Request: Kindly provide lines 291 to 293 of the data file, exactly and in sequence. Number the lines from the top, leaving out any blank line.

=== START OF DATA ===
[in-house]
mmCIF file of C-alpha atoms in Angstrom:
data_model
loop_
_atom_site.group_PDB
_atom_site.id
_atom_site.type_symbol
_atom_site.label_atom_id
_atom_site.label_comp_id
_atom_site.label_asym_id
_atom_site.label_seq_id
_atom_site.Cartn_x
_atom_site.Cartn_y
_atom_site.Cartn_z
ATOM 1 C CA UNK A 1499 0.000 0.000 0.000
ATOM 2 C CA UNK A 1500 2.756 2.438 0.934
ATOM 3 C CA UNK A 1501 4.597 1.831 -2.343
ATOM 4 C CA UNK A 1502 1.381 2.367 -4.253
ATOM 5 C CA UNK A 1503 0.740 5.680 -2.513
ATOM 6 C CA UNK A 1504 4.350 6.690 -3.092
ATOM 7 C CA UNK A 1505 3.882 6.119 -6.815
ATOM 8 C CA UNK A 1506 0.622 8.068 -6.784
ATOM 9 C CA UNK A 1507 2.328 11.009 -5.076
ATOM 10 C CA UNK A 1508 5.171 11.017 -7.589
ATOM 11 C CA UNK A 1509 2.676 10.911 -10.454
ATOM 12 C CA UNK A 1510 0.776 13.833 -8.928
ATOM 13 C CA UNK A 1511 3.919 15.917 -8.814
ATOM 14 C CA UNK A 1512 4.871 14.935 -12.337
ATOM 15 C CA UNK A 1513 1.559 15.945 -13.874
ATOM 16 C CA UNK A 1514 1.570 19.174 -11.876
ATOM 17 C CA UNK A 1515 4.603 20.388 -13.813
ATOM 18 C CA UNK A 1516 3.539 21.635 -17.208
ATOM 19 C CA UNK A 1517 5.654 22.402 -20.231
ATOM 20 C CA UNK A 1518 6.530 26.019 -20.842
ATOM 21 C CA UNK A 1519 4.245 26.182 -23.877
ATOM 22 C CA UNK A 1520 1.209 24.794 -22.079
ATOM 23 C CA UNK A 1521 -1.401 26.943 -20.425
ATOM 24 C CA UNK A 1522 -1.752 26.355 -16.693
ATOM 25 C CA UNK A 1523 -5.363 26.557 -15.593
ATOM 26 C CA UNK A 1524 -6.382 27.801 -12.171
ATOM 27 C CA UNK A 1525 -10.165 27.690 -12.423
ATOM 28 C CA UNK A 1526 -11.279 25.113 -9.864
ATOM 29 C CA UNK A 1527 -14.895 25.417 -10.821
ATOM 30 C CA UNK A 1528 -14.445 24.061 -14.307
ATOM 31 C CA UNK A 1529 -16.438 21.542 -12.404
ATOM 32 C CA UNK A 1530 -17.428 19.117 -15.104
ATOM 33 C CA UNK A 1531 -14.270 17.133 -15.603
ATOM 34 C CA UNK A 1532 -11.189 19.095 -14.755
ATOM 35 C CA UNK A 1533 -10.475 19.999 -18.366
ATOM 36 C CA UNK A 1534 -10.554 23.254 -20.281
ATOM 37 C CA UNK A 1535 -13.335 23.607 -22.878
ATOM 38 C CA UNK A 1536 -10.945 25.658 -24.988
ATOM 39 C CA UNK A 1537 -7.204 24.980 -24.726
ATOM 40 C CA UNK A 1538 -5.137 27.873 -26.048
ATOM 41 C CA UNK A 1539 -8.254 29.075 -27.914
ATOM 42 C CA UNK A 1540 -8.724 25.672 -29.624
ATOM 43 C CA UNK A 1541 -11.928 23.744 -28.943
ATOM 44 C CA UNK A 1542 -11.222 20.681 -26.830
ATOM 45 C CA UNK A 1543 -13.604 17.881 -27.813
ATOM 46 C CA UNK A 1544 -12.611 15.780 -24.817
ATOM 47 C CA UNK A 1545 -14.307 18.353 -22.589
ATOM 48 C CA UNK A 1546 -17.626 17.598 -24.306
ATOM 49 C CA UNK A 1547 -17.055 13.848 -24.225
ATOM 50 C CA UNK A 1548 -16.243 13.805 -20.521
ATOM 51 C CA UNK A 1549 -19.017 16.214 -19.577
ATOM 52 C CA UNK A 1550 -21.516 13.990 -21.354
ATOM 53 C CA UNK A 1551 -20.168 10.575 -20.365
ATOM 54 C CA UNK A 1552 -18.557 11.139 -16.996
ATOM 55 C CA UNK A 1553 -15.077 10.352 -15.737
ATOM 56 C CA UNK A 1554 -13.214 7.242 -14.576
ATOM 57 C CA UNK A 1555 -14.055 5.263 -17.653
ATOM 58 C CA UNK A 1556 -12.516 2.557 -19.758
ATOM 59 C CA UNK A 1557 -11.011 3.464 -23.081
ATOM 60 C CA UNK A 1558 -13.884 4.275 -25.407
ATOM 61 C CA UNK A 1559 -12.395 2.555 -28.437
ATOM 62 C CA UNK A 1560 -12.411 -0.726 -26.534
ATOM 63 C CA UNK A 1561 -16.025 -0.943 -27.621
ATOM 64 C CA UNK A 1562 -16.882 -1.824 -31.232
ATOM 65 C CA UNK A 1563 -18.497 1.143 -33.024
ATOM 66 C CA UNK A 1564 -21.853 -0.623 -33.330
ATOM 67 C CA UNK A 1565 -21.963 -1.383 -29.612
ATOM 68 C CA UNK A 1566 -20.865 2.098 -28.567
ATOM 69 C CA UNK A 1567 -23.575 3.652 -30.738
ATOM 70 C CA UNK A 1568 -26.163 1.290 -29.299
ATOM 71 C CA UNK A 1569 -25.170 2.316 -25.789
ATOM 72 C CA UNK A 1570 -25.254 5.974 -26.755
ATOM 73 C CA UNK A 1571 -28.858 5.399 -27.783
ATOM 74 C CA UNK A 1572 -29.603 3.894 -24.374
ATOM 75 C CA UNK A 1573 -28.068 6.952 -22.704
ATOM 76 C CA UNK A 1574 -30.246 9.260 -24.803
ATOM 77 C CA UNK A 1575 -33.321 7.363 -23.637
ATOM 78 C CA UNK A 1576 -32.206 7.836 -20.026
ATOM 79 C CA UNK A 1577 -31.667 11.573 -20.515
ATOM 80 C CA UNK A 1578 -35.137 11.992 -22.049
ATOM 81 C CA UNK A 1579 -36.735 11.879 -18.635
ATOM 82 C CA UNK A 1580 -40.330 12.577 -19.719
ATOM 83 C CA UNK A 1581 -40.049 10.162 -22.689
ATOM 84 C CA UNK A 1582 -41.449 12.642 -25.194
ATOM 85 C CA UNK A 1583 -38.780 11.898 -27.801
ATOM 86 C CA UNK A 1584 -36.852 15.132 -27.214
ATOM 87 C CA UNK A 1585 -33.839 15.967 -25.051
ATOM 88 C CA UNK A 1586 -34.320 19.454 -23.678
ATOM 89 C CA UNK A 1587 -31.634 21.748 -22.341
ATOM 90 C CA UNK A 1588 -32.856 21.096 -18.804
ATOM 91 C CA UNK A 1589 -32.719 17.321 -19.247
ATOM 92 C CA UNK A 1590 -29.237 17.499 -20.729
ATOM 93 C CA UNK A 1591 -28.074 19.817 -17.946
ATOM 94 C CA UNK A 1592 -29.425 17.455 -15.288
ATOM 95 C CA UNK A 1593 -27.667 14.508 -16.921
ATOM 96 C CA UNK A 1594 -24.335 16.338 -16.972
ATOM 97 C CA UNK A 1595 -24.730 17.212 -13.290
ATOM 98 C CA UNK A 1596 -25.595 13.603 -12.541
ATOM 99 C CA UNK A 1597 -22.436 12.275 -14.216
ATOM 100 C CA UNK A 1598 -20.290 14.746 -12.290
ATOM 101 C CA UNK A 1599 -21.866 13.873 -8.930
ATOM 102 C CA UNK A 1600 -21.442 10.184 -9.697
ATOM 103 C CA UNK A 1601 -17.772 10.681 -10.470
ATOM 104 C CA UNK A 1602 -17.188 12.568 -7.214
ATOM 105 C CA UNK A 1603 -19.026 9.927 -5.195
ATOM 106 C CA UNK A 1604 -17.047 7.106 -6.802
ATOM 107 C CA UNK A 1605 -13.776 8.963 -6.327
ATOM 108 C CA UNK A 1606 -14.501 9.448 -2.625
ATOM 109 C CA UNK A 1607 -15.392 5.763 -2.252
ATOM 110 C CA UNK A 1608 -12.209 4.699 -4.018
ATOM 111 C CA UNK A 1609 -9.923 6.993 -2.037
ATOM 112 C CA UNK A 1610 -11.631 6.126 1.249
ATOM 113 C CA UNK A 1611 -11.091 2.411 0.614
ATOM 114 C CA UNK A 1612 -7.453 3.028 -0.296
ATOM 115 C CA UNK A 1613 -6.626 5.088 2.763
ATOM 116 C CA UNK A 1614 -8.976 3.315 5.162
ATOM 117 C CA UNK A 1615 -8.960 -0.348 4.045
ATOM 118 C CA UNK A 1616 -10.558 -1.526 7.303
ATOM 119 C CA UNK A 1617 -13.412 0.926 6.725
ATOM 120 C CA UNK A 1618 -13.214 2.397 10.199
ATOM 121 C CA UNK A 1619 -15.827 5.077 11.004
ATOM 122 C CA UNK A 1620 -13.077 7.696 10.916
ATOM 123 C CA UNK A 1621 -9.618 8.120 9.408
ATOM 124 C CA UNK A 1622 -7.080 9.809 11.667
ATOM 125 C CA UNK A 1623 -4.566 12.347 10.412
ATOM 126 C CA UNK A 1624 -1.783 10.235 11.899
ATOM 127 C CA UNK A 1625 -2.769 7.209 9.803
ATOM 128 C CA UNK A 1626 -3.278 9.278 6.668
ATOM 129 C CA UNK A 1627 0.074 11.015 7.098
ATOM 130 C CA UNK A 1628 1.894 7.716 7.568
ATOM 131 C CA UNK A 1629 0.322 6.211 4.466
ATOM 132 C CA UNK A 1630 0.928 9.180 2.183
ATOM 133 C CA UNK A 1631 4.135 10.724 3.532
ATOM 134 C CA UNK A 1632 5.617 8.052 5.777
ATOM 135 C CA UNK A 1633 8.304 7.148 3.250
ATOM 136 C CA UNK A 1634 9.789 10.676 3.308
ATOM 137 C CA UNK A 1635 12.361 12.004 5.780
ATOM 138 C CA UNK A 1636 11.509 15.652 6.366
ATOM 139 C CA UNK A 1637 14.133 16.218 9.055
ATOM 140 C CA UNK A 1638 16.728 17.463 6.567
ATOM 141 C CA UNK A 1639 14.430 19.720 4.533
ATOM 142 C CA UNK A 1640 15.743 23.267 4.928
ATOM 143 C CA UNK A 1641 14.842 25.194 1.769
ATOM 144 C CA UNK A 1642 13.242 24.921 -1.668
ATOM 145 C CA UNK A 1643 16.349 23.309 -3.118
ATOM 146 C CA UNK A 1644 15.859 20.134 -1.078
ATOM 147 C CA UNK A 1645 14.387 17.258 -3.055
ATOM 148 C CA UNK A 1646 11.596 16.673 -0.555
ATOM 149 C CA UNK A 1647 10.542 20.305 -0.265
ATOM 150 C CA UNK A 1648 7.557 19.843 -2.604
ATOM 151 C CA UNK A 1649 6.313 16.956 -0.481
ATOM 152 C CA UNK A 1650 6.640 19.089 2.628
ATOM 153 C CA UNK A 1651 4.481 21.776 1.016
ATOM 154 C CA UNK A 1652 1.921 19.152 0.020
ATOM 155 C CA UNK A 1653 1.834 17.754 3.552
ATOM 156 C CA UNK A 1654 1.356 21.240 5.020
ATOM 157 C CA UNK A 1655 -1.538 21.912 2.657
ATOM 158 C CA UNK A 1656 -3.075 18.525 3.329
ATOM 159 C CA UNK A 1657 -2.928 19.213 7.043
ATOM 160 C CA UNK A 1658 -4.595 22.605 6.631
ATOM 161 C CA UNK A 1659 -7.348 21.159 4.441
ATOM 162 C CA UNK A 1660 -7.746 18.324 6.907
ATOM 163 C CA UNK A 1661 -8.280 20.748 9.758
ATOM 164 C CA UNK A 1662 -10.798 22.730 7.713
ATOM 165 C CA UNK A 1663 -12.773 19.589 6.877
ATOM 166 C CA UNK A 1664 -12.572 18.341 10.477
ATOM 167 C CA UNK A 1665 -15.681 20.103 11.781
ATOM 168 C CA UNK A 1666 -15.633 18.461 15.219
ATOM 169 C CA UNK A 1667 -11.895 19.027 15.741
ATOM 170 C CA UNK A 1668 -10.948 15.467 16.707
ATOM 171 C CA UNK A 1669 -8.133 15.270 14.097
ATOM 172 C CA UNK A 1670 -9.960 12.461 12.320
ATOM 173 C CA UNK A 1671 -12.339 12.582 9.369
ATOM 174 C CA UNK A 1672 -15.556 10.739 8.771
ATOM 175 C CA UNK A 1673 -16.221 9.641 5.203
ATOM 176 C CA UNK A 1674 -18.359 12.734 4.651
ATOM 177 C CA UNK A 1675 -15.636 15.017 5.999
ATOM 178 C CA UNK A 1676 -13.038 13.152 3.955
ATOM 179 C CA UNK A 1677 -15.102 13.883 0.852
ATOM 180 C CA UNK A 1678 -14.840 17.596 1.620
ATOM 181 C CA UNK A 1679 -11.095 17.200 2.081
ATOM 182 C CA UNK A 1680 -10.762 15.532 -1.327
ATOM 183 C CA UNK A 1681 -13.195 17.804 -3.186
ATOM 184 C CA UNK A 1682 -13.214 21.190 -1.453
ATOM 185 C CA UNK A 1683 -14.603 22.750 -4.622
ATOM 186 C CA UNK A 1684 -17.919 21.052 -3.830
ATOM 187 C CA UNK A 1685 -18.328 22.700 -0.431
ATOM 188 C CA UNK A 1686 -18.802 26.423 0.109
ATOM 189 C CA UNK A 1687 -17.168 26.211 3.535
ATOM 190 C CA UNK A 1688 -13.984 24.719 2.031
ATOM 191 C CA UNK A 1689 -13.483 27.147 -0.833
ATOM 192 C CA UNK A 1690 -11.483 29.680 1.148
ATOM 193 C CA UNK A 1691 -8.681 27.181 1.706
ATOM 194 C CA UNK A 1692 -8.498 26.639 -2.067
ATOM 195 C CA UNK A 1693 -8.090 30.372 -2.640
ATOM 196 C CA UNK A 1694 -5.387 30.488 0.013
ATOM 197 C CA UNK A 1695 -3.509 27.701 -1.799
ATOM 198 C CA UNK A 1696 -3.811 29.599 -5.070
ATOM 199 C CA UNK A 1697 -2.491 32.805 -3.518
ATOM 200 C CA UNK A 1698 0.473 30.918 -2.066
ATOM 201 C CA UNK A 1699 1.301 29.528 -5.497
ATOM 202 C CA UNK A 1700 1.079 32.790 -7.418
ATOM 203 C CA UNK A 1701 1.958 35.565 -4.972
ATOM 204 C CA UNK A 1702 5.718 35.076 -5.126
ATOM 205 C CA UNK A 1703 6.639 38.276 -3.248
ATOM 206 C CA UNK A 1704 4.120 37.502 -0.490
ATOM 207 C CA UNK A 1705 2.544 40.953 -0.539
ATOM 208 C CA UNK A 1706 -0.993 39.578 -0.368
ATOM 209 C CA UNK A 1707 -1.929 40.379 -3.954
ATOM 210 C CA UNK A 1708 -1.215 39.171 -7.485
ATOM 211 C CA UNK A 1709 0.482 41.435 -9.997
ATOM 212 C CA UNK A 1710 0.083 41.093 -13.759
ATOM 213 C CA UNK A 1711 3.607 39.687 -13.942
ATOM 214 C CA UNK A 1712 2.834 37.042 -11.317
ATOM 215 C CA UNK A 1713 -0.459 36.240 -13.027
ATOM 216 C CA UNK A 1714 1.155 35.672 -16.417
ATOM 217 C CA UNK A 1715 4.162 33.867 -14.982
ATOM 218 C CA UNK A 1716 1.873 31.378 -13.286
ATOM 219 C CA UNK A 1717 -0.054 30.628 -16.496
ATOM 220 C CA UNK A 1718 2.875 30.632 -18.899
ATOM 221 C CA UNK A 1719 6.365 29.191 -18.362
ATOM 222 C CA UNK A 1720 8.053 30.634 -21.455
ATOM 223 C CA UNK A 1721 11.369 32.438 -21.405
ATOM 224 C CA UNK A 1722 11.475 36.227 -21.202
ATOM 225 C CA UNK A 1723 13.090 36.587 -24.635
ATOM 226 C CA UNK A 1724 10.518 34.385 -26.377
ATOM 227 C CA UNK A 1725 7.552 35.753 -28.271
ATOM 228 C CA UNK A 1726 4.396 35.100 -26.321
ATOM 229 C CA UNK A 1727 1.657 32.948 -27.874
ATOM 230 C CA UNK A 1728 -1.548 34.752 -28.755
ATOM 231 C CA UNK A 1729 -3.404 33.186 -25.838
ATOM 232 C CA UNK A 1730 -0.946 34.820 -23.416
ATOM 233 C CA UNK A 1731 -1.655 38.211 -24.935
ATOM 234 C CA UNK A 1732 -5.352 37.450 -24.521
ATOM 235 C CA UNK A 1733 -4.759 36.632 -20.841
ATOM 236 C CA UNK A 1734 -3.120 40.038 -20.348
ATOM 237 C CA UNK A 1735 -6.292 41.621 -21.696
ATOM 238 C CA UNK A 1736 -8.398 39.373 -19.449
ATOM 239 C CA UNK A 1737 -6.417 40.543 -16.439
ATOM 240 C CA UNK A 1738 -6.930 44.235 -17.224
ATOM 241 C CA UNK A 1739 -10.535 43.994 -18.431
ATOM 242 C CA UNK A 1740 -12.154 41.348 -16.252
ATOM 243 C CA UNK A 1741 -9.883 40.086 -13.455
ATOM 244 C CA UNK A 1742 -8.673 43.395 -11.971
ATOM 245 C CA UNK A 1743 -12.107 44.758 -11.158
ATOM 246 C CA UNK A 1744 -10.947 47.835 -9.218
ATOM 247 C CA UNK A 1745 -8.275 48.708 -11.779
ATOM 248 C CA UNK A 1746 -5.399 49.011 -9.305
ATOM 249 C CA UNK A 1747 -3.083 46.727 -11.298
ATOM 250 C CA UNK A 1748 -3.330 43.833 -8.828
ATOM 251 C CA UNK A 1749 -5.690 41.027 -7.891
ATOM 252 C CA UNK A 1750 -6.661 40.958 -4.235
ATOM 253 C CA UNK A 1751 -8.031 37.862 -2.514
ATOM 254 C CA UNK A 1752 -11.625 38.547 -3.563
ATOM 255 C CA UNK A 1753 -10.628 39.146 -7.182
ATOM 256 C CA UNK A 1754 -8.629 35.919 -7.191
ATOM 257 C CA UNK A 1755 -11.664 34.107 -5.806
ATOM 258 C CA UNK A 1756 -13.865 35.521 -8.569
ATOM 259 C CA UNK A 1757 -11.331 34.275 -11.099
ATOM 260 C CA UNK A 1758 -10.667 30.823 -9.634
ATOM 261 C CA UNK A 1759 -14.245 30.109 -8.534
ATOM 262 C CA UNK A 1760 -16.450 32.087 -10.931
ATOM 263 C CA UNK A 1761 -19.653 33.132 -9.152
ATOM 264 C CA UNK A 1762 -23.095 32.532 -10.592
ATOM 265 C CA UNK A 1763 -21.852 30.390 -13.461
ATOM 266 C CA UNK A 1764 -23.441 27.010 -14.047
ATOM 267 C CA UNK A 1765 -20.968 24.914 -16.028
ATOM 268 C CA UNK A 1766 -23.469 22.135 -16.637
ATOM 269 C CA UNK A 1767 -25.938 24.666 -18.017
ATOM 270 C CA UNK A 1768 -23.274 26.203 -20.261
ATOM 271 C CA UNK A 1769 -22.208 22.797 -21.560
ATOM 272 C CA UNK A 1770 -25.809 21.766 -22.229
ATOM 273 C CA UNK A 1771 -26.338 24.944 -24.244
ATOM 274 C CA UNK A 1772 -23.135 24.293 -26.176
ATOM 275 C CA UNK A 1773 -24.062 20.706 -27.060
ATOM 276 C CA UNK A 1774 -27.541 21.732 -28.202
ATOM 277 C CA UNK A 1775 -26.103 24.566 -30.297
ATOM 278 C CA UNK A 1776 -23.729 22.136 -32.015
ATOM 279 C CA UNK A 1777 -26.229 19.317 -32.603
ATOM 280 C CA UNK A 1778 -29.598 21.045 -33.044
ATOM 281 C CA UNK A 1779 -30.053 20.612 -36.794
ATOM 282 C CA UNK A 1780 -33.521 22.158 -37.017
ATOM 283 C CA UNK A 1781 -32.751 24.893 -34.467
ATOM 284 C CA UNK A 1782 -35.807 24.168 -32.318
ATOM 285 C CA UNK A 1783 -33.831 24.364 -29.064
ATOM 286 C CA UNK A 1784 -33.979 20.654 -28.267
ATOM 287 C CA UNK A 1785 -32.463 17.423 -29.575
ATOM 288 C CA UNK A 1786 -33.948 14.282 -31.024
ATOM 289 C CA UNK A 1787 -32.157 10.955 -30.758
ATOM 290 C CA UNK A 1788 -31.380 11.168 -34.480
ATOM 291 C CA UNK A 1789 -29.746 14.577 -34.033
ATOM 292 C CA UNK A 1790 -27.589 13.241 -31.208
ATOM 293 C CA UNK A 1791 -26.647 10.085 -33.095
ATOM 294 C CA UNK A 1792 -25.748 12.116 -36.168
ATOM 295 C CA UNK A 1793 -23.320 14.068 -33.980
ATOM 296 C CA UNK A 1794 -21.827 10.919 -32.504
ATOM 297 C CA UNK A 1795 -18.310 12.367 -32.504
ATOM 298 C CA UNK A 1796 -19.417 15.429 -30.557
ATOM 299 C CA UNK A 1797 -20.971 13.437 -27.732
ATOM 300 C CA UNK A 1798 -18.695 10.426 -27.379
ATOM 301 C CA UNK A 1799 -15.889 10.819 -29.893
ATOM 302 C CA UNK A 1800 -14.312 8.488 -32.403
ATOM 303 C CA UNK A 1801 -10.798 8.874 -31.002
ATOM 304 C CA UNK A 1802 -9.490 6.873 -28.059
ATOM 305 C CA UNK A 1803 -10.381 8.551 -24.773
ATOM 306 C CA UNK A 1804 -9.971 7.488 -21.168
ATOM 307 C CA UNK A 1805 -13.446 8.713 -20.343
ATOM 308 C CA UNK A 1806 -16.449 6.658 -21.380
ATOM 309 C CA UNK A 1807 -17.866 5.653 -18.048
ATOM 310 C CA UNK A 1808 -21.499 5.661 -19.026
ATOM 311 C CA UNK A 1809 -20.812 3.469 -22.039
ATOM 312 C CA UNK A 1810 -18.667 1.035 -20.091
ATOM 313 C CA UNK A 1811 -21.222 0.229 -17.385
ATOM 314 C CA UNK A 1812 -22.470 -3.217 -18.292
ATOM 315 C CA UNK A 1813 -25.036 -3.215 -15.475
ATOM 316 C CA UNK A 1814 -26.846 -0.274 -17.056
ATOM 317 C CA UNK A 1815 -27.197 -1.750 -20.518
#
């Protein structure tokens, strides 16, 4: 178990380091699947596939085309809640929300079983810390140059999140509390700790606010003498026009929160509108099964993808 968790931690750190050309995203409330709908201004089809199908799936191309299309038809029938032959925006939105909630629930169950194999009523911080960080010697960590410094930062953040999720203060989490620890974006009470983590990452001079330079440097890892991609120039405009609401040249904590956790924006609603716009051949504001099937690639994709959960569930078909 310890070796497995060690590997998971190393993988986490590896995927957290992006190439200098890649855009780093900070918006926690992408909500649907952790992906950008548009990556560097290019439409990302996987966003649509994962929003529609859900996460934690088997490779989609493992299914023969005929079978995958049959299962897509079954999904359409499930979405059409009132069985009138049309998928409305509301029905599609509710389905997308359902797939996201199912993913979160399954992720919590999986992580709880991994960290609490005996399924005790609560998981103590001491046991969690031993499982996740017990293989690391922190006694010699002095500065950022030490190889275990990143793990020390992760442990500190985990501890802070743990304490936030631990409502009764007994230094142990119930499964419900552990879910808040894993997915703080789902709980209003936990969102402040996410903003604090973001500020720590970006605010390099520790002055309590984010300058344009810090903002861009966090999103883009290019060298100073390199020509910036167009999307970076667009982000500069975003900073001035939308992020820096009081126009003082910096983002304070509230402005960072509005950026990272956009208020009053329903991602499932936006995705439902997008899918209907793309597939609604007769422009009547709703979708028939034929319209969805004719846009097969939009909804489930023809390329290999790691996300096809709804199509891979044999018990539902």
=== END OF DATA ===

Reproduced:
ATOM 277 C CA UNK A 1775 -26.103 24.566 -30.297
ATOM 278 C CA UNK A 1776 -23.729 22.136 -32.015
ATOM 279 C CA UNK A 1777 -26.229 19.317 -32.603